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Publication numberUS7822056 B2
Publication typeGrant
Application numberUS 12/397,955
Publication dateOct 26, 2010
Filing dateMar 4, 2009
Priority dateMar 4, 2009
Fee statusPaid
Also published asUS20100226385
Publication number12397955, 397955, US 7822056 B2, US 7822056B2, US-B2-7822056, US7822056 B2, US7822056B2
InventorsMichel Rochon, Adrian Alfred Ellsworth, Vernon Joshua Stanley Dennis, Andre Poulin
Original AssigneeAlcatel Lucent
Export CitationBiBTeX, EndNote, RefMan
External Links: USPTO, USPTO Assignment, Espacenet
LCR switch with header compression
US 7822056 B2
Abstract
Various exemplary embodiments relate to a method and related network node including one or more of the following: maintaining a line card activity number at each line card in the node; receiving a first packet belonging to a flow; storing, at each line card, a flow record in a line card context identifier storage, wherein the flow record contains a flow activity number being initially set equal to a current value of the line card activity number; detecting, by the second line card, a change in designation to active and changing the value of the line card activity number maintained by the second line card; receiving a second packet belonging to the flow; and transmitting, to the decompressor node, an update packet including the flow context identifier and the flow identifying information, upon determining that the flow activity number is not equal to the updated line card activity number.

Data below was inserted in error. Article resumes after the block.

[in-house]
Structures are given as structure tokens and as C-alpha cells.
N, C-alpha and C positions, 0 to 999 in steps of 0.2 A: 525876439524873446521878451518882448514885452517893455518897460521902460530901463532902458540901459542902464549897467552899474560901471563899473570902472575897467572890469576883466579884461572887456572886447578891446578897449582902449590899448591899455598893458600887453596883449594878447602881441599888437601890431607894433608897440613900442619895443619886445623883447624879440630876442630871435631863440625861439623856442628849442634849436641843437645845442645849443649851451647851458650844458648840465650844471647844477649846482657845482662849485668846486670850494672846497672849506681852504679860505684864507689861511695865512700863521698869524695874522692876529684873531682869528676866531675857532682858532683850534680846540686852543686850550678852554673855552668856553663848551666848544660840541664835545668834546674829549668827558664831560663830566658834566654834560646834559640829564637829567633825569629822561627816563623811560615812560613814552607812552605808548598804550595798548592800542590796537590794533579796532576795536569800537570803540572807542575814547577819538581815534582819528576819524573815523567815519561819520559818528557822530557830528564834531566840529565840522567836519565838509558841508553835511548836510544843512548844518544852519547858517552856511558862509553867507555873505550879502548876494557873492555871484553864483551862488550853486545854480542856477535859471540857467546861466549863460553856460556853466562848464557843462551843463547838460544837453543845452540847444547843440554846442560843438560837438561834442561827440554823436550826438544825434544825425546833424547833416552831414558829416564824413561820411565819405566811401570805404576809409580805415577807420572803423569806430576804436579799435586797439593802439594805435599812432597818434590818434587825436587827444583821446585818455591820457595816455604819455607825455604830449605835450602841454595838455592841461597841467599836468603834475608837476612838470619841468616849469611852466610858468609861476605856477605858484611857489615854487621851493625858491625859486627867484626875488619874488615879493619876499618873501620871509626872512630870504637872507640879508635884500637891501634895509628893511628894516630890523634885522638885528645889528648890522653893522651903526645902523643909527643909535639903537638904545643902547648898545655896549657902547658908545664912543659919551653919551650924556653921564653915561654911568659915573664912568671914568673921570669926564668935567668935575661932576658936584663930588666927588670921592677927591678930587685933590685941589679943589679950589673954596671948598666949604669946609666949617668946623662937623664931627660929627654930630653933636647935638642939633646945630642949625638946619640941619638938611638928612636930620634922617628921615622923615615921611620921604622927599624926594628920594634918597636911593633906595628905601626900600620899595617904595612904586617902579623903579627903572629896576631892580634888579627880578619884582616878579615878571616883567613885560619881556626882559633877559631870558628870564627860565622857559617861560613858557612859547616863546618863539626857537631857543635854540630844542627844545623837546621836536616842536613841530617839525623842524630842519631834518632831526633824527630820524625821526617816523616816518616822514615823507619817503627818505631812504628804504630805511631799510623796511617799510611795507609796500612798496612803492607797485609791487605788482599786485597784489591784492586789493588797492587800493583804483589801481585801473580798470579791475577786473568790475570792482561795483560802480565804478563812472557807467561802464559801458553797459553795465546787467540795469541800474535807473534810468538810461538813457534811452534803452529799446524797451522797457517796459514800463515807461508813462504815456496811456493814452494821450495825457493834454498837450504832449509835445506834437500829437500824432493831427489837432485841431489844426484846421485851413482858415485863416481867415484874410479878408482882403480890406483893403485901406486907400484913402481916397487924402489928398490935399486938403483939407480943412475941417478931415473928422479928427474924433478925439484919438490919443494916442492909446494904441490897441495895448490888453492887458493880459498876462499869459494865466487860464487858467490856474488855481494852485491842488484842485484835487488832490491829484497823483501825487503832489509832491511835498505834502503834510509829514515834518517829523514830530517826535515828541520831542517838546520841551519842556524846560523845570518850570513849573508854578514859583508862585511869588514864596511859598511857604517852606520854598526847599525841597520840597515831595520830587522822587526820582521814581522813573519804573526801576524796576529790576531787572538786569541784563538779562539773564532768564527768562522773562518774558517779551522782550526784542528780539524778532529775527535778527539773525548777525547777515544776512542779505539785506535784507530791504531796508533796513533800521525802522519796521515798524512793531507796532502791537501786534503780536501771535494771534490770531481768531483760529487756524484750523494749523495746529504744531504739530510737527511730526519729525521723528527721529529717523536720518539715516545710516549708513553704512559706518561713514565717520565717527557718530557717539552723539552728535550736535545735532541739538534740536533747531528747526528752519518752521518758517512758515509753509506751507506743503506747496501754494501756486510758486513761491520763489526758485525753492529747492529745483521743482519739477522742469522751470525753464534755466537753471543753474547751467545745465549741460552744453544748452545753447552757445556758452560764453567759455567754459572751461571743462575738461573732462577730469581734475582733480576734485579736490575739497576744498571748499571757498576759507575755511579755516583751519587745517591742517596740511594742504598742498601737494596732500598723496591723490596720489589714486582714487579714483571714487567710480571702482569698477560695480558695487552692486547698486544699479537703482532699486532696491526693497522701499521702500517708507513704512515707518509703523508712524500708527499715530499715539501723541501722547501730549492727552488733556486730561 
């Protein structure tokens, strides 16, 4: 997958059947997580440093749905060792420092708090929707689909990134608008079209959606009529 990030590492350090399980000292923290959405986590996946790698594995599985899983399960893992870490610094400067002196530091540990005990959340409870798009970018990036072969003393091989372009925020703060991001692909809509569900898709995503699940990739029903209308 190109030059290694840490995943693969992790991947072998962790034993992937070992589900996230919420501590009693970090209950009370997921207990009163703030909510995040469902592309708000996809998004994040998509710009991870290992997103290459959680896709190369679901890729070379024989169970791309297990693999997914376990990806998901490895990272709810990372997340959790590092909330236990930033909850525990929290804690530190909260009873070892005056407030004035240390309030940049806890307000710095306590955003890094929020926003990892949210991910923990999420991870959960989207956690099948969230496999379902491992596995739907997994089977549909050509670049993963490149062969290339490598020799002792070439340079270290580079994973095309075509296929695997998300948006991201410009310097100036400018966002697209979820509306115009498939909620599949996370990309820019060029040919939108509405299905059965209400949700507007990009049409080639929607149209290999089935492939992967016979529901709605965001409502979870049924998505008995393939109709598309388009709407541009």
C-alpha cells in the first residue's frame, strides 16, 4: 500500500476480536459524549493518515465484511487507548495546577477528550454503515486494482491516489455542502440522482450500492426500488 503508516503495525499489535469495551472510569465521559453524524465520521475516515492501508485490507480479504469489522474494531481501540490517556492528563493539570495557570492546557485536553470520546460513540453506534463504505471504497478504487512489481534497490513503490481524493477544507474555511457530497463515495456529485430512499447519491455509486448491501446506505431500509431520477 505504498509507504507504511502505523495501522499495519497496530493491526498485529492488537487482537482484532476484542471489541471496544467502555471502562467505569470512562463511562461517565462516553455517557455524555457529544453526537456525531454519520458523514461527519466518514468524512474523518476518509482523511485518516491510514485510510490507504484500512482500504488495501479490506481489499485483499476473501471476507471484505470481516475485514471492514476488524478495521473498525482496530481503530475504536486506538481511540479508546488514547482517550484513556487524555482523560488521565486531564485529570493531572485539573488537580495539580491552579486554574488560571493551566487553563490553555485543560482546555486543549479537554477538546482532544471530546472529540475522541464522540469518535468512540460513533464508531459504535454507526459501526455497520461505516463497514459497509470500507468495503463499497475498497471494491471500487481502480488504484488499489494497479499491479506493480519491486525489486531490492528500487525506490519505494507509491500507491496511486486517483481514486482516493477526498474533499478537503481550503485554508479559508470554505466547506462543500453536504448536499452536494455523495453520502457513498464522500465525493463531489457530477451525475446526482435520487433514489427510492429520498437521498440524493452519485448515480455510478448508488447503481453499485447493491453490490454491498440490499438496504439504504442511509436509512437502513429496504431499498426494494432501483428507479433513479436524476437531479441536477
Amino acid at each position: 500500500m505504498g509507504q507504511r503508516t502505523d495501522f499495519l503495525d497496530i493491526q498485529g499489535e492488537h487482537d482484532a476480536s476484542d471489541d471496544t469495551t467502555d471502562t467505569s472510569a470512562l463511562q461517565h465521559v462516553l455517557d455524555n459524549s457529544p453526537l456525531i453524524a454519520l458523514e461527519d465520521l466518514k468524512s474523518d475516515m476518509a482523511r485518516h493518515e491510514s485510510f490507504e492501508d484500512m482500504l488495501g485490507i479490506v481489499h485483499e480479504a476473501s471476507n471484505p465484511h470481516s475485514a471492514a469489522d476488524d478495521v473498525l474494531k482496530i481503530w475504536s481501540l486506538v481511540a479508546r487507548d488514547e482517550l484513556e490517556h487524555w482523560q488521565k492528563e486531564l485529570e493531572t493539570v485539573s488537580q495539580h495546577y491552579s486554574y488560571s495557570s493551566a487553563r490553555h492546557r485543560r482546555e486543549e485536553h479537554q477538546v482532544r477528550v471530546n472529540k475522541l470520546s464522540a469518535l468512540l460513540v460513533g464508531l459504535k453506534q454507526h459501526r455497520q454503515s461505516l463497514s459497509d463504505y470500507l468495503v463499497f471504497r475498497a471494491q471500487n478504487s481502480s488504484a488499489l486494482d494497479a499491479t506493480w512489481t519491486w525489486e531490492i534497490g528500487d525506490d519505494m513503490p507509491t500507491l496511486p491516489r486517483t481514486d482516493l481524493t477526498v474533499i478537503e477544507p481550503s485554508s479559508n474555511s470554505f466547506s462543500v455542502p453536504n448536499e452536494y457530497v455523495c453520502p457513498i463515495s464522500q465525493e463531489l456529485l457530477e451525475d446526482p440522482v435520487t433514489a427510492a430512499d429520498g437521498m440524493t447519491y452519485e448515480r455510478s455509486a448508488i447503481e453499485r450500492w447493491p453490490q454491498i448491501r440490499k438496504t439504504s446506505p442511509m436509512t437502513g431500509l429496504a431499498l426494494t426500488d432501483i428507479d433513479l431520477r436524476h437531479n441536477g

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Claims(20)
1. A method, performed at a compressor node including a first line card initially designated active and a second line card initially designated inactive, the method for updating a context identifier storage of a decompressor node in a communications network, the method comprising:
maintaining, at each line card, a line card activity number;
receiving a first packet belonging to a flow;
storing, at each line card, a flow record in a line card context identifier storage, wherein the flow record contains flow identifying information, a flow context identifier, and a flow activity number, the flow activity number being initially set equal to a current value of the line card activity number;
detecting, by the second line card, a change in designation to active and subsequently changing the value of the line card activity number maintained by the second line card to an updated line card activity number;
receiving a second packet belonging to the flow;
determining, by the second line card, the flow activity number and the flow context identifier associated, in the line card context identifier storage, with the flow; and
transmitting, to the decompressor node, an update packet including the flow context identifier and the flow identifying information upon determining that the flow activity number is not equal to the updated line card activity number.